Several reasons have referenced Barack Obama’s decision-making abilities and process. This reason focuses on Obama’s judgment coming when it would be most beneficial – in advance of an all-out spiralling down before our eyes crisis.
The example for this reason comes courtesy of Jeff Hess of Have Coffee Will Write. In the letter below, Barack Obama puts into writing, and very specific and concerned language, the exact fears that those of us who live and observe from Ohio and in Ohio, as well as other locales like Nevada and Florida, were feeling 18 months ago in regard to the already collapsing housing market here as a result of predatory lending, among other factors:
Dear Chairman Bernanke and Secretary Paulson,
There is grave concern in low-income communities about a potential coming wave of foreclosures. Because regulators are partly responsible for creating the environment that is leading to rising rates of home foreclosure in the subprime mortgage market, I urge you immediately to convene a homeownership preservation summit with leading mortgage lenders, investors, loan servicing organizations, consumer advocates, federal regulators and housing-related agencies to assess options for private sector responses to the challenge.
We cannot sit on the sidelines while increasing numbers of American families face the risk of losing their homes.
And while neither the government nor the private sector acting alone is capable of quickly balancing the important interests in widespread access to credit and responsible lending, both must act and act quickly.
Working together, the relevant private sector entities and regulators may be best positioned for quick and targeted responses to mitigate the danger. Rampant foreclosures are in nobody’s interest, and I believe this is a case where all responsible industry players can share the objective of eliminating deceptive or abusive practices, preserving homeownership, and stabilizing housing markets.
The summit should consider best practice loan marketing, underwriting, and origination practices consistent with the recent (and overdue) regulators’ Proposed Statement on Subprime Mortgage Lending. The summit participants should also evaluate options for independent loan counseling, voluntary loan restructuring, limited forbearance, and other possible workout strategies. I would also urge you to facilitate a serious conversation about the following:
* What standards investors should require of lenders, particularly with regard to verification of income and assets and the underwriting of borrowers based on fully indexed and fully amortized rates.
* How to facilitate and encourage appropriate intervention by loan servicing companies at the earliest signs of borrower difficulty.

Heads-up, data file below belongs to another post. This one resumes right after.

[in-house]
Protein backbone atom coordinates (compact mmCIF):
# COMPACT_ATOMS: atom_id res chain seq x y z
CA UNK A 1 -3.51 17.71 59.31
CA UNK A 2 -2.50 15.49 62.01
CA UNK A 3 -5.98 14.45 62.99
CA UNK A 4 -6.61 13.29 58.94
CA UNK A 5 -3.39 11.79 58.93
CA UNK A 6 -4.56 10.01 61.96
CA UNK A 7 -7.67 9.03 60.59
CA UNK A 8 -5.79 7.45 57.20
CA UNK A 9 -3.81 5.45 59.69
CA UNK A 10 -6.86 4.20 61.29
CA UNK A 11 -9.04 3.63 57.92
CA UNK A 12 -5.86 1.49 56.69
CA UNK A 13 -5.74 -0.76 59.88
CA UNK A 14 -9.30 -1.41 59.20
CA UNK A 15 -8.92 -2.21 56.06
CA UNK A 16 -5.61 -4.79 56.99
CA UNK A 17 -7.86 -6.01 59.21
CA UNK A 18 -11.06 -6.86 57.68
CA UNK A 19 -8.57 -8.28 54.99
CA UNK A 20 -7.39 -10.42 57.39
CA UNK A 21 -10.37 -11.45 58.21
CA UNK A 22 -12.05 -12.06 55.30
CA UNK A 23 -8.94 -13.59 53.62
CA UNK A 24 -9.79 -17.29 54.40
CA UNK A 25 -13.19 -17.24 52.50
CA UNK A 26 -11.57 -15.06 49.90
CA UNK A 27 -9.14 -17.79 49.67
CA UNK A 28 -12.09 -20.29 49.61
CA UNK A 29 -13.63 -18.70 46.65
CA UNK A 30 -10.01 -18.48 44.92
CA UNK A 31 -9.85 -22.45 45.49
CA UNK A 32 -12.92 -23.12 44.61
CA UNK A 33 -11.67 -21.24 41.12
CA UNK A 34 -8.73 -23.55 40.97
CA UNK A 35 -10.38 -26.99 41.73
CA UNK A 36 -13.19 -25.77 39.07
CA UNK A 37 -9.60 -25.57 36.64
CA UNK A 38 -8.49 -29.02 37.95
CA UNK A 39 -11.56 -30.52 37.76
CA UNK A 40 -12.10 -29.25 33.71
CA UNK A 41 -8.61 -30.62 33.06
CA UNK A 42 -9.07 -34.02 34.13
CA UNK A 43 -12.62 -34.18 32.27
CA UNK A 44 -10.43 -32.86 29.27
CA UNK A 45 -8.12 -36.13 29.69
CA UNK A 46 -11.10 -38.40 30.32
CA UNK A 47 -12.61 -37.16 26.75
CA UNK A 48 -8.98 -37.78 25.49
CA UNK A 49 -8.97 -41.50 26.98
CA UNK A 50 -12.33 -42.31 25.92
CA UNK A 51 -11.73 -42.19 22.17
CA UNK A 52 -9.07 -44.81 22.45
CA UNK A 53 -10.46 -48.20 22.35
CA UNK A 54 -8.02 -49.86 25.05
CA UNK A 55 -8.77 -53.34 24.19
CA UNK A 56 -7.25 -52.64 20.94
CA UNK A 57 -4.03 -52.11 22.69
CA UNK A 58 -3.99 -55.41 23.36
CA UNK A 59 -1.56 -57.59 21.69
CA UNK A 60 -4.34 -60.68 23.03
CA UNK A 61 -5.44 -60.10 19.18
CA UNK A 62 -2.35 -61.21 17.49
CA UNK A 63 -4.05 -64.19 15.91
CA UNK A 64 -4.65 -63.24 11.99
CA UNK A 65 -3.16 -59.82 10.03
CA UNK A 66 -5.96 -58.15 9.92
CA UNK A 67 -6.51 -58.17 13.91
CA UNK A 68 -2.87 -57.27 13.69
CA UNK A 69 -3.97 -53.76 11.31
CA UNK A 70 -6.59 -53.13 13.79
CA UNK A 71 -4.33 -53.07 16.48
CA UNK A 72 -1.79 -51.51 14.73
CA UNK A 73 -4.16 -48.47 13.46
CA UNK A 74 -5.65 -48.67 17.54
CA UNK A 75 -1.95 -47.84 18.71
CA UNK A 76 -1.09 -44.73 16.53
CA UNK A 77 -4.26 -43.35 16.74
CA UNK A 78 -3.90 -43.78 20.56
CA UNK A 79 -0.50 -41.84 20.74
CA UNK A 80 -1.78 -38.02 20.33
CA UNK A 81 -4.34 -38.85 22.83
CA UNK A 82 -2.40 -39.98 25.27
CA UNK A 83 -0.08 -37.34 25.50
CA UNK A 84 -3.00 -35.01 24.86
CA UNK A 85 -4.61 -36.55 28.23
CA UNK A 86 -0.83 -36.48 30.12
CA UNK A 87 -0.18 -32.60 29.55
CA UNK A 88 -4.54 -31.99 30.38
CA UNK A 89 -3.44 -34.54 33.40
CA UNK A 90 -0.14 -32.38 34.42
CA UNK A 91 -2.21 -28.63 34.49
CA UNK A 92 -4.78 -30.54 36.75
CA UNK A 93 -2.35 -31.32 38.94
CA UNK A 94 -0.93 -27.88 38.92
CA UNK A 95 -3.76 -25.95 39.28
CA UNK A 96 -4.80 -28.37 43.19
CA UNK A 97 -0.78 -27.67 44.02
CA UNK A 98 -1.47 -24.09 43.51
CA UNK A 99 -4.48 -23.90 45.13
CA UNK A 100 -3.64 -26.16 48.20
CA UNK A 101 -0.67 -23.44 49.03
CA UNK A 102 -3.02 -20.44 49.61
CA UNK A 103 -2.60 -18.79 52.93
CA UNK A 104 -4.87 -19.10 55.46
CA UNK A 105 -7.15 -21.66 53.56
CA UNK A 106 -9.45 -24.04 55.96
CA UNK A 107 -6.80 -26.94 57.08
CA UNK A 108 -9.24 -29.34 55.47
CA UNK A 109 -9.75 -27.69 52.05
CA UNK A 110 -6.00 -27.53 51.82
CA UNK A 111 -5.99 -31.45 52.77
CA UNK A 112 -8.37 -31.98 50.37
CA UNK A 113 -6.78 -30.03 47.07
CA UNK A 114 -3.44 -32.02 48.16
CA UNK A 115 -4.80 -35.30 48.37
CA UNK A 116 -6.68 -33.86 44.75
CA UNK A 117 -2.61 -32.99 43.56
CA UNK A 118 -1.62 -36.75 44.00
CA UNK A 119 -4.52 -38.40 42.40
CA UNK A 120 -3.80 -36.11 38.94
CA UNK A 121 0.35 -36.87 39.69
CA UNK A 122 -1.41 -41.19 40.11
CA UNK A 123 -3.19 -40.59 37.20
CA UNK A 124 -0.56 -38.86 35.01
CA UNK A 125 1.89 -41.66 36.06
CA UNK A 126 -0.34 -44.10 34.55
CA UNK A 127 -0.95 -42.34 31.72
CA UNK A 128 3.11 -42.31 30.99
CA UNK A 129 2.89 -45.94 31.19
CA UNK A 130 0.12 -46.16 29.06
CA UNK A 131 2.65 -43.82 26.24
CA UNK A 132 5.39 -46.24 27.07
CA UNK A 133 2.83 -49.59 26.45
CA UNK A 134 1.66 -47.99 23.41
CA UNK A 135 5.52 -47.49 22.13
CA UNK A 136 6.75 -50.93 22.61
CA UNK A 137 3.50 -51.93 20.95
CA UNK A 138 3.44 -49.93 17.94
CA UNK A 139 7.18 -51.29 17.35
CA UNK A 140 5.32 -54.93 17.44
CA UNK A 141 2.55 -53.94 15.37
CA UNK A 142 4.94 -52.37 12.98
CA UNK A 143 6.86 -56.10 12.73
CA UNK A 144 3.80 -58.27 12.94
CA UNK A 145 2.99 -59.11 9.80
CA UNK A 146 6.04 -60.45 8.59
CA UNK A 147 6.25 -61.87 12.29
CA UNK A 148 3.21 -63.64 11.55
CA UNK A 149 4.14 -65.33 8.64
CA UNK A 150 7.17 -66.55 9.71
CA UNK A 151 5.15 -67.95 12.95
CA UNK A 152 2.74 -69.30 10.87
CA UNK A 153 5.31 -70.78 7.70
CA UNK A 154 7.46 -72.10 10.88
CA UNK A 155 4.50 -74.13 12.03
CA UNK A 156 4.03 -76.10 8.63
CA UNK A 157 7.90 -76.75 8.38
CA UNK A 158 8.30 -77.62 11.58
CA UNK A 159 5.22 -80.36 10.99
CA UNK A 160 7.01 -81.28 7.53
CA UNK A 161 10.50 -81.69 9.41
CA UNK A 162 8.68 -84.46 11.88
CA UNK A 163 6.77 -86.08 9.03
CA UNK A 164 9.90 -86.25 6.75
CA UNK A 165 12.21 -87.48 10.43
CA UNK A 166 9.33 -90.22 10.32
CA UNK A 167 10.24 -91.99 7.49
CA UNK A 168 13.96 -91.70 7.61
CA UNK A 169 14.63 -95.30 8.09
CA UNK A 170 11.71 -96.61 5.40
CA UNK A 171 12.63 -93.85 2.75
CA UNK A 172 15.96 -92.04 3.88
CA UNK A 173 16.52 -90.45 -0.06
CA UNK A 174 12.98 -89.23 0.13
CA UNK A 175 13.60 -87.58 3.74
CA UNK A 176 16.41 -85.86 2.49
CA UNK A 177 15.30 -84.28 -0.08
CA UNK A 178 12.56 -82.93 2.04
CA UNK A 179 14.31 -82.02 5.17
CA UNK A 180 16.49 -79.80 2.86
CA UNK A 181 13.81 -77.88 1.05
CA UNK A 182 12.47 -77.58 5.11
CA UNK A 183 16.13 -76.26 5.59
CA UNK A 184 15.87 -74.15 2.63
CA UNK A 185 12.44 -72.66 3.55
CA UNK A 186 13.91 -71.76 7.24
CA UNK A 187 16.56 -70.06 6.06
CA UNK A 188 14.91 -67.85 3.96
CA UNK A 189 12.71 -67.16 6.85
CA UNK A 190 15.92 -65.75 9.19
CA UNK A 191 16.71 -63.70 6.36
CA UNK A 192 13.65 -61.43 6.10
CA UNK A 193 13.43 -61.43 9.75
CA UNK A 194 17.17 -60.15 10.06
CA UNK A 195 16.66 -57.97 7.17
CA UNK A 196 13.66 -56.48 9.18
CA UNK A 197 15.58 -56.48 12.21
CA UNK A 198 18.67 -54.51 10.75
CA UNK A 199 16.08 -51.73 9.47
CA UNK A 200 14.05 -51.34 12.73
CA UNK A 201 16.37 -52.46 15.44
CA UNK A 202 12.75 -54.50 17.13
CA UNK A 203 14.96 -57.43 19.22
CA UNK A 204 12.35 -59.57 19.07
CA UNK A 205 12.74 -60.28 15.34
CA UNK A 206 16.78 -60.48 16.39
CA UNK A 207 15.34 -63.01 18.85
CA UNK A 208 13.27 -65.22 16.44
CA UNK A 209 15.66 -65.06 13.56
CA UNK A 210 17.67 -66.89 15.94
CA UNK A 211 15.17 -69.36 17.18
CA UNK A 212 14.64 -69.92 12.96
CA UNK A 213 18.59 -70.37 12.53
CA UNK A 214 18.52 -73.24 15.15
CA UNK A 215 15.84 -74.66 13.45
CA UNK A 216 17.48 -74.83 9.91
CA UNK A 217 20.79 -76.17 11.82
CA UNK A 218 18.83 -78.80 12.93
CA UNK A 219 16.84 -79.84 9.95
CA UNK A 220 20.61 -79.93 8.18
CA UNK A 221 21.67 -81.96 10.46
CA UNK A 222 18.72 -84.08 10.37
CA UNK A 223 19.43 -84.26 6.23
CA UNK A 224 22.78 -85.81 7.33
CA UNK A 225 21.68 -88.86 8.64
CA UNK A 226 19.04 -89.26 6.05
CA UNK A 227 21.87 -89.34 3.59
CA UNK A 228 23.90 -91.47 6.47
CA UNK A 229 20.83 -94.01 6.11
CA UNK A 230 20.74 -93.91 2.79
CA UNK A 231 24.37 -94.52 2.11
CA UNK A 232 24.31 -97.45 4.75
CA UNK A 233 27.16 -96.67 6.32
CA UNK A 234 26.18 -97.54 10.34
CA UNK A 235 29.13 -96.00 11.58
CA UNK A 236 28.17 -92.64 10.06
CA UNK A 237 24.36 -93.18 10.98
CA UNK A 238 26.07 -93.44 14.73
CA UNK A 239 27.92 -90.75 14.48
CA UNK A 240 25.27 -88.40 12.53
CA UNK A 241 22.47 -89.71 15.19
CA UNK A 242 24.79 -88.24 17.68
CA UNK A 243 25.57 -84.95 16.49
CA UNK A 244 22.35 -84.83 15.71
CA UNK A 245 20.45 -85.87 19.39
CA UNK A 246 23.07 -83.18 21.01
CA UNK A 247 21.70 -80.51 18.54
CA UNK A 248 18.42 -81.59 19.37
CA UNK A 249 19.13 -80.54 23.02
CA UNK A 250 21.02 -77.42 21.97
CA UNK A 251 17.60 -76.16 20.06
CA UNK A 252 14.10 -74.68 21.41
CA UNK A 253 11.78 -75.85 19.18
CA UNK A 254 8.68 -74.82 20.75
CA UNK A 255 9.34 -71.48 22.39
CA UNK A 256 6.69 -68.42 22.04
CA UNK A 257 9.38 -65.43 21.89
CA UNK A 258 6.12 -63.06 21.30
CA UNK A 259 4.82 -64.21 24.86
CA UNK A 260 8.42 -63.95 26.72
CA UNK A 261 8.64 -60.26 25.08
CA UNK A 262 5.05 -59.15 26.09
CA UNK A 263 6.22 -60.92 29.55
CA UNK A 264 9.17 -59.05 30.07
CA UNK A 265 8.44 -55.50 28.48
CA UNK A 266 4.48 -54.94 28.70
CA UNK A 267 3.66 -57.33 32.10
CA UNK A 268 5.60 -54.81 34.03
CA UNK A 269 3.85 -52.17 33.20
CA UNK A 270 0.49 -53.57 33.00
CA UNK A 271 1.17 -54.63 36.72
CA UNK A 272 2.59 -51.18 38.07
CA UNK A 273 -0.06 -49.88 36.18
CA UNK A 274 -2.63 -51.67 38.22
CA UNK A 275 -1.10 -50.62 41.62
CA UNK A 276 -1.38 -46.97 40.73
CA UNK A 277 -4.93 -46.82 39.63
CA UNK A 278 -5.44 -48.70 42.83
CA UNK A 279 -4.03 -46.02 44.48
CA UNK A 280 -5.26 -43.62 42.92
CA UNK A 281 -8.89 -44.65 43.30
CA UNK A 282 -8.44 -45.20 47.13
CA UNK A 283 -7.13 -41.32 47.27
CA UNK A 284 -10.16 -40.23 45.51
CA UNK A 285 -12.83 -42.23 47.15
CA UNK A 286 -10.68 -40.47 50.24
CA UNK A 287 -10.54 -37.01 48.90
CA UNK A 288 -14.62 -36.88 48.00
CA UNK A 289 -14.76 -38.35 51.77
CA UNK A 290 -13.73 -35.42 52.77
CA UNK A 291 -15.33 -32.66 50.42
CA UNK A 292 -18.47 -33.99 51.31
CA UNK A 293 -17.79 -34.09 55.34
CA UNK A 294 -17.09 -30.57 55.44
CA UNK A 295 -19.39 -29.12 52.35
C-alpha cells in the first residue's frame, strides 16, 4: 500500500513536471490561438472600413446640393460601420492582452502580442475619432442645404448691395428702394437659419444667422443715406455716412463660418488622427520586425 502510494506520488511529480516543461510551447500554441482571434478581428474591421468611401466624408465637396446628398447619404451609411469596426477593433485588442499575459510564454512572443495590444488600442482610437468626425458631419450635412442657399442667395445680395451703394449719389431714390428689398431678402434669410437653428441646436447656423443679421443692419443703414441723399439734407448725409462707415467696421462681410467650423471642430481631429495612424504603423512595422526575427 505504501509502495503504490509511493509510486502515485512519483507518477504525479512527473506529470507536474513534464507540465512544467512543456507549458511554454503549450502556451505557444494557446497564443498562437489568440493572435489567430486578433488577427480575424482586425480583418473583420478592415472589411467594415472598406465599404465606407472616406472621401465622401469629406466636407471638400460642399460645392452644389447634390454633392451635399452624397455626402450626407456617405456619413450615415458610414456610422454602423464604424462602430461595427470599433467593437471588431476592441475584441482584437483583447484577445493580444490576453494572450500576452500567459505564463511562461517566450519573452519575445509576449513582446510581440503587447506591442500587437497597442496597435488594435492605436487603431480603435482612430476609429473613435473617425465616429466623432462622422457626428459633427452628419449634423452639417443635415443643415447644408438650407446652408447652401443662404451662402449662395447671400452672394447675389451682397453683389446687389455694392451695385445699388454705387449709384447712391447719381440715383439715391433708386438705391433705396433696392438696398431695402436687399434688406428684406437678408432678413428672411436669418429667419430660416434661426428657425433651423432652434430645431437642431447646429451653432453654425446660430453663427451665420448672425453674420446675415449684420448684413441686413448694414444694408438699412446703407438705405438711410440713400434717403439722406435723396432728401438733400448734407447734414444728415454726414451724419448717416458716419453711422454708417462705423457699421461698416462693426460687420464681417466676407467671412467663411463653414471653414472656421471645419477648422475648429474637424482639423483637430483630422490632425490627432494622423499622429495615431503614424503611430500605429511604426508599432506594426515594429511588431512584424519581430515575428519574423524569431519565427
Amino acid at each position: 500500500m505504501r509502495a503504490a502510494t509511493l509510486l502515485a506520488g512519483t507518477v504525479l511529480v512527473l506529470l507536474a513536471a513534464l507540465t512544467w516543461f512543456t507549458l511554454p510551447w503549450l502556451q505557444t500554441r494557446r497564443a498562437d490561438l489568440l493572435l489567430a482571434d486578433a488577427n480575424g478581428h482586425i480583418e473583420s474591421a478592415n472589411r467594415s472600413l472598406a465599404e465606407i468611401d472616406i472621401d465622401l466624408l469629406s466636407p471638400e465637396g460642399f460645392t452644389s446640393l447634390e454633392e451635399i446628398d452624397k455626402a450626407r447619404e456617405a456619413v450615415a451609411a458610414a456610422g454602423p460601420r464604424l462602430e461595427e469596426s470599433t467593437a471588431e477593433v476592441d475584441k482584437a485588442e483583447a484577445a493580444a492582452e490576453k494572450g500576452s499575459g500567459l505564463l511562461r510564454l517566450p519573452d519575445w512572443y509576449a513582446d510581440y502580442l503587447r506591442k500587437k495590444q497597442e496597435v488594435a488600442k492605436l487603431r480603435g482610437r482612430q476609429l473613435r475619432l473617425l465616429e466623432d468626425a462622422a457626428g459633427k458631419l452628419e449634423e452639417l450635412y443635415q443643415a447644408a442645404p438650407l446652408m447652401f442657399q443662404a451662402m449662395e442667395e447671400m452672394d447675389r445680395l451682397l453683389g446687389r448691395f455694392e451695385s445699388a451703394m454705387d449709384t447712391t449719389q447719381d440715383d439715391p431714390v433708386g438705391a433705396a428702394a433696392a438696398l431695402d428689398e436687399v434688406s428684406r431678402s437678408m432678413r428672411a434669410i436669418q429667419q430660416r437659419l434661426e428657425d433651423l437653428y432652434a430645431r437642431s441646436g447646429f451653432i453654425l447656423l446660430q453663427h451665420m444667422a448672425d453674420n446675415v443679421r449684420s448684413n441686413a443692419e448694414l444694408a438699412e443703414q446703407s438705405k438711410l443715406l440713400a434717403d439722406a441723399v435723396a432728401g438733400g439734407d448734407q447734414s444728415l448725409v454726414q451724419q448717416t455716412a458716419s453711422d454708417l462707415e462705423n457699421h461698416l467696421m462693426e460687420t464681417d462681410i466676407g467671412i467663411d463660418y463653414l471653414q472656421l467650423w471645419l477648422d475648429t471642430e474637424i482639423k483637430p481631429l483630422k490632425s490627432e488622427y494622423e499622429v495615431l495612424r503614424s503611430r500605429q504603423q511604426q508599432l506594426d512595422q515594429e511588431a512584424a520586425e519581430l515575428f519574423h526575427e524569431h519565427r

* How to support independent community-based-organizations to provide counseling and work-out services to prevent foreclosure and preserve homeownership where practical.
* How to provide more effective information disclosure and financial education to ensure that borrowers are treated fairly and that deception is never a source of competitive advantage.
* How to adopt principles of fair competition that promote affordability, transparency, non-discrimination, genuine consumer value, and competitive returns.
* How to ensure adequate liquidity across all mortgage markets without exacerbating consumer and housing market vulnerability.
Of course, the adoption of voluntary industry reforms will not preempt government action to crack down on predatory lending practices, or to style new restrictions on subprime lending or short- term post-purchase interventions in certain cases. My colleagues on the Senate Committee on Banking, Housing and Urban Affairs have held important hearings on mortgage market turmoil and I expect the Committee will develop legislation.
Nevertheless, a consortium of industry-related service providers and public interest advocates may be able to bring quick and efficient relief to millions of at-risk homeowners and neighborhoods, even before Congress has had an opportunity to act. There is an opportunity here to bring different interests together in the best interests of American homeowners and the American economy. Please don’t let this opportunity pass us by.
When did Obama send that correspondence? March 22, 2007.
Eight months after 35 year old former Goldman Sachs compatriot of Paulson’s and now bailout chief-designee Neel Kashkari arrived at the Treasury, and, coincidentally, eight months before he was promoted to Assistant Secretary of the Treasury for International Economics and Development. [According to this description of Kashkari’s Treasury position, he will continue in both capacities – overseeing the bailout as an interim leader and retaining his IED position as well.]
Again, living in NE Ohio, where articles about the lending crisis and the impact on neighborhoods and individuals have been coming for years now, it is not shocking to read Barney Frank’s sentiments, as quoted in The Huffington Post:
Congressman Barney Frank says Republican criticism of Democrats over the nation’s housing crisis is a veiled attack on the poor that is racially motivated.
Frank told a mortgage foreclosure symposium in Boston on Monday that Republicans are appealing to their base by blaming the economic crisis on efforts to expand affordable housing.
He said “the fact that some of the poor people are black doesn’t hurt” the GOP critics with their political base.
I confess. I heard that lob land when it first got tossed several days ago and I was appalled. And I knew exactly what was being referenced.
How might today be different if Bernanke and Paulson had taken Obama’s cautions more seriously? Sadly, we’ll never know. Let’s not condemn ourselves to having to say that over the next four years.
On November 4, vote for Obama/Biden.
Here are the previous reasons: